Last February I found a list of websites for summer work-study adventures abroad. By May I had two months of savings and the choice between nanny in Mexico City or “domestic help” in Southern France. I thanked God for French class and Xanax as the Air France plane took off July first.
Until the drugs kicked in, I fiddled with a toy puzzle Mrs. Vickers Johnson touted at Emery’s 5 & 10. She calls her collection of toys by the register Little Sillies because, “They brighten the day.” Handmade in Arkansas, the 3-inch pine sarcophagus had a Plexiglas top revealing two chambers. Each contained a miniature ramp with one hole and one marble. The mission (should you choose to accept it) was to get the marbles in their holes at the same time. Eventually, Vickers revealed that solving the puzzle required physics. Once I embraced my inner Isaac Newton, the Little Silly became wondrous.
It was a perfect gift from Wonderville for my French employer, Captain Alain. My Skyped job interview revealed he had received the French Legion of Honor, survived three wars, and had rented the St. Tropez villa to celebrate his 92nd birthday with his family. He said, “Eh, war liked me. You Madame, are très charming and hired.”
I slid into the Cote d’Azur routine with military precision: The marché at 0700 for baguette, vegetables, and discussions on perfecting a ratatouille. I served coffee, croissants, and apricot confiture on the terrace at 0830. I announced “La Table!” sharply at noon. I cleared the al fresco lunch table at 13:30 while the Captain took his daily siesta. Until dinner preparations at 18:00, the day was mine to enjoy as I pleased.
By week three my Wonderville detox was almost complete. The Little Silly stayed in my pocket as a reminder that Wonderville was reality and this was all a temporary dream. Despite hurried jaunts to Antibes (No way! It’s DiCaprio!), I hankered for a Cardin’s dip dog and extended adventure beyond the Octogenarian set. When the Captain announced, “Tomorrow we take operations to the beach,” I was thrilled.
The villa’s beach cove was surrounded by awkward ramps of boulders that sloped down into angry waves and white sand. Captain Alain dove in head-first before the rest of us had set down a towel. I followed him only to discover a wicked undercurrent. My lungs snorted out icy seawater. Alain was floating strangely near the boulders.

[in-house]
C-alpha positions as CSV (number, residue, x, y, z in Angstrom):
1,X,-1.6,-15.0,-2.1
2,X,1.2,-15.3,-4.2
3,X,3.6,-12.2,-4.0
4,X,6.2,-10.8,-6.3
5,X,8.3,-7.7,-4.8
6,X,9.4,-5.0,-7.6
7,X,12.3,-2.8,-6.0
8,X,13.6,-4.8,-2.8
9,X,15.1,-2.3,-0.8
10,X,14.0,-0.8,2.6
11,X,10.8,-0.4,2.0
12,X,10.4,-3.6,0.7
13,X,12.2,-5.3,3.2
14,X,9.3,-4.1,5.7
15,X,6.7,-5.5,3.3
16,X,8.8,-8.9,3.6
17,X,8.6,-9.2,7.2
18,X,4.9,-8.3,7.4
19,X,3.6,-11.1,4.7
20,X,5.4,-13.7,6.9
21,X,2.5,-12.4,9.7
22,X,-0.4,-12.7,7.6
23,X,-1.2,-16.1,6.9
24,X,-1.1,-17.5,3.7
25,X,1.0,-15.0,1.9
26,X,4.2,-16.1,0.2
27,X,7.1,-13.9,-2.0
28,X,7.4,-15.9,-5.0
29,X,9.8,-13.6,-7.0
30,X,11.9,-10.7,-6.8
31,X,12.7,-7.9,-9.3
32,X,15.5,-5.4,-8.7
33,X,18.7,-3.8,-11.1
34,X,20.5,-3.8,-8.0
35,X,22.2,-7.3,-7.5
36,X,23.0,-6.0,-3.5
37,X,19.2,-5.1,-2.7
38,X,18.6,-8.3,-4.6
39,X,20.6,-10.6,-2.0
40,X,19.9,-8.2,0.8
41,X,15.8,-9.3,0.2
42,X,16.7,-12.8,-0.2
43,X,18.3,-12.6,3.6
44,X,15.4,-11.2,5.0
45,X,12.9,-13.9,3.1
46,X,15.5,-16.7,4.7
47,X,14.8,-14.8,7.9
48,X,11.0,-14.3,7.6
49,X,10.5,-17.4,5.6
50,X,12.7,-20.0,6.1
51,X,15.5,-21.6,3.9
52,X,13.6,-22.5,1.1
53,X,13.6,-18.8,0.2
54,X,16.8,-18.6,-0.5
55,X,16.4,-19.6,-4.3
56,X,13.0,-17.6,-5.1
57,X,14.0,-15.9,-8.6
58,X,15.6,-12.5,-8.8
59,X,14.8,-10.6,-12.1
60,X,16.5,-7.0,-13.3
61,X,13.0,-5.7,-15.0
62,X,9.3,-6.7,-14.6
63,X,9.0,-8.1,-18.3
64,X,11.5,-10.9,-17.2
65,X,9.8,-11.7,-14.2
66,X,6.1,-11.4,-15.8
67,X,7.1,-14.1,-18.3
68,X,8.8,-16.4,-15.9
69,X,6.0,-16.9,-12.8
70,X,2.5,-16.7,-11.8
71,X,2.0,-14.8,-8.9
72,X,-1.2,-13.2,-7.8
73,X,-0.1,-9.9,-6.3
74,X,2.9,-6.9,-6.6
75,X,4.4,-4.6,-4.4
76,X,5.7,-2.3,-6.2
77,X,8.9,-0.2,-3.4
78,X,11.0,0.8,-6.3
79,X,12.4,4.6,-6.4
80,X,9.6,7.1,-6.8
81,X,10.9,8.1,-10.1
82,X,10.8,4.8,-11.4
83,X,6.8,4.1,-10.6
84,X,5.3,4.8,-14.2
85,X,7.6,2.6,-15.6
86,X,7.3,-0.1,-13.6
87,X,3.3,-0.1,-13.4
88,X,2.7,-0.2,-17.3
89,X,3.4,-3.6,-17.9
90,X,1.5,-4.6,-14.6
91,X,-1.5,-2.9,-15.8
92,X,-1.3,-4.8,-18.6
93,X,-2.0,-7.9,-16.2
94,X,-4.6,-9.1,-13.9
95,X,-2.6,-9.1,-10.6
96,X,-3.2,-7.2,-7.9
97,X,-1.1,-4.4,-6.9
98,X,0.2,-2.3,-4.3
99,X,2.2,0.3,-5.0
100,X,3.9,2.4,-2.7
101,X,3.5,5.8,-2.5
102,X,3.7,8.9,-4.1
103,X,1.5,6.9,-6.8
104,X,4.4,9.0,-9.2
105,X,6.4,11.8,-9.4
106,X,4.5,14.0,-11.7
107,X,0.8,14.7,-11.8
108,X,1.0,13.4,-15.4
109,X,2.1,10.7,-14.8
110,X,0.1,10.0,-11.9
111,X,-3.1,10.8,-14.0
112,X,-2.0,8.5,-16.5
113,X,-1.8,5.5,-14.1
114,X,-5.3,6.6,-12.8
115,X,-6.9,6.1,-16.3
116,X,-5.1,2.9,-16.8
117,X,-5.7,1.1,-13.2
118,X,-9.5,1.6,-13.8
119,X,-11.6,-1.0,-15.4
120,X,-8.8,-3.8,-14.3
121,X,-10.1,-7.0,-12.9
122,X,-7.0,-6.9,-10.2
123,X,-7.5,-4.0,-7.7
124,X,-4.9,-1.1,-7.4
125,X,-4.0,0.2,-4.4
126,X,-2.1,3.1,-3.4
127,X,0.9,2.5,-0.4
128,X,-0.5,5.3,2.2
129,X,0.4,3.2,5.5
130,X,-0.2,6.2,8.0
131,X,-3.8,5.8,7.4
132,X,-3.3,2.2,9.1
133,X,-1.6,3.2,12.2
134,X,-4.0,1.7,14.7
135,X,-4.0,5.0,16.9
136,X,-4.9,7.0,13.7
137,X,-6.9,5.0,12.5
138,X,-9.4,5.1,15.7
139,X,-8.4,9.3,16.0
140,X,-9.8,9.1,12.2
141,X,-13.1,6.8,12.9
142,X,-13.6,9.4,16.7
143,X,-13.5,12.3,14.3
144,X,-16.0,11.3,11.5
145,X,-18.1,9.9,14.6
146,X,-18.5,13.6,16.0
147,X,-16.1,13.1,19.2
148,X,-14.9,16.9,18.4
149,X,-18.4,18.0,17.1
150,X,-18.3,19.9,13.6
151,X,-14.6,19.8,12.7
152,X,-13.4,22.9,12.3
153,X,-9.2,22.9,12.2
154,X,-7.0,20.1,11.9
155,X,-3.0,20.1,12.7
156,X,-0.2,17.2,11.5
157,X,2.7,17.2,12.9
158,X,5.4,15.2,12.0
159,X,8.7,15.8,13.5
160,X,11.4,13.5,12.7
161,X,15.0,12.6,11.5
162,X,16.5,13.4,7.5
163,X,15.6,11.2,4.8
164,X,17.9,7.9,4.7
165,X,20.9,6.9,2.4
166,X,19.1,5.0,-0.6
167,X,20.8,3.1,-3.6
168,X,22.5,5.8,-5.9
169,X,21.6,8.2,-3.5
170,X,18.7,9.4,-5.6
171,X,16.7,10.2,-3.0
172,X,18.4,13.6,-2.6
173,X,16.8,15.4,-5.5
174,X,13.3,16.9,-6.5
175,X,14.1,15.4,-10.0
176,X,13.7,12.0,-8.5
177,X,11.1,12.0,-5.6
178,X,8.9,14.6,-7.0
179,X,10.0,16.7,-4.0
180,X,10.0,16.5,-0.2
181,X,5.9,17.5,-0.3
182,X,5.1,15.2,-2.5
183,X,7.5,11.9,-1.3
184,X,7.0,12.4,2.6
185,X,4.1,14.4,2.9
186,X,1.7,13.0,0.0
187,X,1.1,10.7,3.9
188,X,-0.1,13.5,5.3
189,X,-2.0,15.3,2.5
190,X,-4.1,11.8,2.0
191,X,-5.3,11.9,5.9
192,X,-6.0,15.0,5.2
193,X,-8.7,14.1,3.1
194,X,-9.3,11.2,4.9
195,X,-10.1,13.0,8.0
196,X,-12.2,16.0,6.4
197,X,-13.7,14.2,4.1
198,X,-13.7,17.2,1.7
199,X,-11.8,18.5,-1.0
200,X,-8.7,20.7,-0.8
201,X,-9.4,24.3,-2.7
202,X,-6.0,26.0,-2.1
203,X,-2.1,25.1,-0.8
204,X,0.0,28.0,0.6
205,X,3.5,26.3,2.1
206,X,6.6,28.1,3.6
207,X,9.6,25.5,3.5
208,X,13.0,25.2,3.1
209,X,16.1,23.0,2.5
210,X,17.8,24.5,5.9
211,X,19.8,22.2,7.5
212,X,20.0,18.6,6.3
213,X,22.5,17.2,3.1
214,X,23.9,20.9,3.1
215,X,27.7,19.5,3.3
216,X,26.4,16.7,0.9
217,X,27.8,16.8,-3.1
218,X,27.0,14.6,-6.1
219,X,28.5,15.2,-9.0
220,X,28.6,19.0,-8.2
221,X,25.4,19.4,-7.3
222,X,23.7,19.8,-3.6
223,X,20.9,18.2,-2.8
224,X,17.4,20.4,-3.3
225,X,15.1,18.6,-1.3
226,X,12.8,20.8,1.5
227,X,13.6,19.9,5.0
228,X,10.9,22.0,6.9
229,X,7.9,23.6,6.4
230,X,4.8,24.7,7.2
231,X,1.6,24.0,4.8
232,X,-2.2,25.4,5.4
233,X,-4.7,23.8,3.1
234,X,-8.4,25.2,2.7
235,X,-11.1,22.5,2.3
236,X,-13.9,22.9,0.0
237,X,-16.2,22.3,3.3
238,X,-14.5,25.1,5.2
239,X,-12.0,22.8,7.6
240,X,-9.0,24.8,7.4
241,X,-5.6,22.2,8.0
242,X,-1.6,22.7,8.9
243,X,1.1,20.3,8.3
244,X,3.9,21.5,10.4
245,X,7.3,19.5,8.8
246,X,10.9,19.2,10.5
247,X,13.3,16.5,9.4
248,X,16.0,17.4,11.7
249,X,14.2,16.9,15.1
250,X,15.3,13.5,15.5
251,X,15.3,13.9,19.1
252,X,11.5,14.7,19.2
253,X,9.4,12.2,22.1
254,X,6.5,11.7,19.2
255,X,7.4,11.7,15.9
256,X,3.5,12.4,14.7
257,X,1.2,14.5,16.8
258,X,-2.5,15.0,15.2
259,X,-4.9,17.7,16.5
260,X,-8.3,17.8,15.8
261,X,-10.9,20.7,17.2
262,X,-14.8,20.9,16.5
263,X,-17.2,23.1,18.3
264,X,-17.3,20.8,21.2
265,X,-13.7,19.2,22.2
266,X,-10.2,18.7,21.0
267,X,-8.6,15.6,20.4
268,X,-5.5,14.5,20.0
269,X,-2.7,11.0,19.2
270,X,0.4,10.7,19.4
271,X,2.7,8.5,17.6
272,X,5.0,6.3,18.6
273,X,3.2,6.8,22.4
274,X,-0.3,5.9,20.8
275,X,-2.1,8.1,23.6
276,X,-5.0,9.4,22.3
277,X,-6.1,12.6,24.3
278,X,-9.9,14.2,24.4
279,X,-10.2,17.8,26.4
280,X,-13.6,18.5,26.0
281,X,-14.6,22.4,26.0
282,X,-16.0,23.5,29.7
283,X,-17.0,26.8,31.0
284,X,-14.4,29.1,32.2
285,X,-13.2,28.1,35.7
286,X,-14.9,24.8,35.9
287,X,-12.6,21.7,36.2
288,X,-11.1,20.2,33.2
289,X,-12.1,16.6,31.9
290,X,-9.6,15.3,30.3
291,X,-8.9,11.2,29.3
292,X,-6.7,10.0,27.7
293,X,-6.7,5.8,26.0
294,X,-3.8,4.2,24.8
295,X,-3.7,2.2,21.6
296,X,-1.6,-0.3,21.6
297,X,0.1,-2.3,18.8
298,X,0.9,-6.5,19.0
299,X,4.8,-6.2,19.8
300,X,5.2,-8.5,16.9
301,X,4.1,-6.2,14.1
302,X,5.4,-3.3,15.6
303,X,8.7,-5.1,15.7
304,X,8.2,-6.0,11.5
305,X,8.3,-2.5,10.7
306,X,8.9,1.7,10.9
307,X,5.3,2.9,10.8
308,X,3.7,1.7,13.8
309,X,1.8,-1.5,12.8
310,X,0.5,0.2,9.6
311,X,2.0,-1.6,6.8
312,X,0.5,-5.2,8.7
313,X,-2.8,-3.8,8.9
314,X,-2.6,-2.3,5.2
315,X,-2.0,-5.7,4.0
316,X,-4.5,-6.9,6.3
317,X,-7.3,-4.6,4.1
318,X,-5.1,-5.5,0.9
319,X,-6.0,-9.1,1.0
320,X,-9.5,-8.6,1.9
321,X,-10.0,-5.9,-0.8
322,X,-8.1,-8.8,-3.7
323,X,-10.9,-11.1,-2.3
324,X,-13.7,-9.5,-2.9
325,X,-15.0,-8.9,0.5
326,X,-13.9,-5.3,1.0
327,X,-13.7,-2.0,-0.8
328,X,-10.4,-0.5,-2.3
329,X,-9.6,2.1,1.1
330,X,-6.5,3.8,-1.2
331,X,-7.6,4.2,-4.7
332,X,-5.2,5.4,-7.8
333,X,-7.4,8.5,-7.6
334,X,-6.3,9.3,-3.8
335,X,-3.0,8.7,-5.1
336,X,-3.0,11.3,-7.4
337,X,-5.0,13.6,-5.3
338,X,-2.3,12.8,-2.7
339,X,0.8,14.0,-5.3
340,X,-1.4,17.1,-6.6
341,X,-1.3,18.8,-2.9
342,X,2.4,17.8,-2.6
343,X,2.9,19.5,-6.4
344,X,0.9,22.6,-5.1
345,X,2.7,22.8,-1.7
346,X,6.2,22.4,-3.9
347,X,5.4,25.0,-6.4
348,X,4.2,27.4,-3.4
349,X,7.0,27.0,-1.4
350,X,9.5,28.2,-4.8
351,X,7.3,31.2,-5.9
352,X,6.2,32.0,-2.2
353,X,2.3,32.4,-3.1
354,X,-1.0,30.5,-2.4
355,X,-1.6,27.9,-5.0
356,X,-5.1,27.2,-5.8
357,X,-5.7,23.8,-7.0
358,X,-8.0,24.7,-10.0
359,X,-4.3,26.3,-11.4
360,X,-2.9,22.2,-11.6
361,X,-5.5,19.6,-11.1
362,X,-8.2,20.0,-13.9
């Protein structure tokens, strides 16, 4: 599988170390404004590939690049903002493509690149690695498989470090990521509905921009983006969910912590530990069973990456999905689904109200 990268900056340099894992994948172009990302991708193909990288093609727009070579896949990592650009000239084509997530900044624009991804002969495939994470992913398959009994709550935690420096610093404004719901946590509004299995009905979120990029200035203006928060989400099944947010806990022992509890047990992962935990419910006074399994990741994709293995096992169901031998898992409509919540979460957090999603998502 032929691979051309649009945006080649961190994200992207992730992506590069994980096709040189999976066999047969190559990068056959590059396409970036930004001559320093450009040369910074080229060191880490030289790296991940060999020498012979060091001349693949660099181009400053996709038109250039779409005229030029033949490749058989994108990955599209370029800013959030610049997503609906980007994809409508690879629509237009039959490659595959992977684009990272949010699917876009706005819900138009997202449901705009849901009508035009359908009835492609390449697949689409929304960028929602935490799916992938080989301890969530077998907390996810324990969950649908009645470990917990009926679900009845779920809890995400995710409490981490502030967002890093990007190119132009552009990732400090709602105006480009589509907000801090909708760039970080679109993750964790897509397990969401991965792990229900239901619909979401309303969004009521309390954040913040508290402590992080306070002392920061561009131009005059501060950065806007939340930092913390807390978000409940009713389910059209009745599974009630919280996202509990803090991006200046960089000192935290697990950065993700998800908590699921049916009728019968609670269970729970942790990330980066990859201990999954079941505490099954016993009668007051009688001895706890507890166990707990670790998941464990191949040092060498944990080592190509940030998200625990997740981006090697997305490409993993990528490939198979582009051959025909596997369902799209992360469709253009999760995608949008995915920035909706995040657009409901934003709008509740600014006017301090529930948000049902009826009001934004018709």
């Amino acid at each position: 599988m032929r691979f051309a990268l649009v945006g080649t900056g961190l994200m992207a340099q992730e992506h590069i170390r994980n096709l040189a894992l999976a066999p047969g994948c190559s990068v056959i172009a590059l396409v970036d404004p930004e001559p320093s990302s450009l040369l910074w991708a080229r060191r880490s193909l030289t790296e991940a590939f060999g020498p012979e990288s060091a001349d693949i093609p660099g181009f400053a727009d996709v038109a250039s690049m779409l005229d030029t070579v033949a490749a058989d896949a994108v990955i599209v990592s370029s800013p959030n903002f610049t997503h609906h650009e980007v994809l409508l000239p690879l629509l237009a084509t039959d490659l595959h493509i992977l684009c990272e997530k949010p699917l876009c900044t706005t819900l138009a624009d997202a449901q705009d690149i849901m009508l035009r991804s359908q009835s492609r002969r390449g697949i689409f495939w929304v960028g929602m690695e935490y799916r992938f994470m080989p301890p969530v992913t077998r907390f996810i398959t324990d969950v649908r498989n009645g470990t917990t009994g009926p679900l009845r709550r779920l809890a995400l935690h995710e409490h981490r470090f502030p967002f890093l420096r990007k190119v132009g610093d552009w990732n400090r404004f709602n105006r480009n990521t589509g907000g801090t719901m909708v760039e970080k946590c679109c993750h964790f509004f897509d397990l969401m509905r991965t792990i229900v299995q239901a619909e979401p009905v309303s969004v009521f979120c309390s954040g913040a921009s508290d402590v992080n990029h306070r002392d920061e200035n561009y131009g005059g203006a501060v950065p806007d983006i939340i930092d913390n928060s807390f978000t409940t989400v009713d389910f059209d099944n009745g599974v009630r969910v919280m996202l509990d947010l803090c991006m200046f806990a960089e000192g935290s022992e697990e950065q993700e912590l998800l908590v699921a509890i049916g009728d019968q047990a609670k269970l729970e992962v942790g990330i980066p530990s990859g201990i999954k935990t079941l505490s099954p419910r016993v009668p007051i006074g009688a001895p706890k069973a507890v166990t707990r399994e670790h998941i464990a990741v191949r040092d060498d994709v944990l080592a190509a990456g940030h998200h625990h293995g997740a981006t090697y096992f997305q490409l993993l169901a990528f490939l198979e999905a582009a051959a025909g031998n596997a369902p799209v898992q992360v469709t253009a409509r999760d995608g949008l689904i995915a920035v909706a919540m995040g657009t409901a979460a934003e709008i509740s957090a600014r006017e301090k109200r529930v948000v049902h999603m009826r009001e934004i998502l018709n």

Like a fish... on its back.
Then I realized the waves were slamming him into the slope of jagged boulders at the cove’s edge. He could not beat the cruel inertia of the undercurrent. This can’t be happening. I screamed for Alain’s son and swam harder towards the Captain. The son and four men popped up from the waves and held Alain steady. After much cajoling, he agreed to be hoisted up over the rocks and on to the sand.“No hospital. I will not go.”
Alain slept while the Little Silly held vigil on the terrace with his family. No one could figure out Vickers’ little, silly, marble game. No one could figure out how the Captain escaped a stroke or heart attack. I did not know enough French to discuss inertia or the existential puzzle of an aged major domo determined to go to battle with an angry sea.
At sunrise I climbed gingerly around sleeping bodies, left the Little Silly on the terrace table, and went to market for baguettes. I returned to find the only one awake was Captain Alain. He was alert, ready for his café alfresco, and delighting in the Little Silly. “Cheri, this is a magical toy! It needs the physics. Oui? Look, I made the inertia and the marbles jump into their homes. You know Cheri, it is like the sea: The challenge calls you. But if you forget the inertia, ooh la la, then the adventure begins. I must remember this when we go swimming tomorrow.”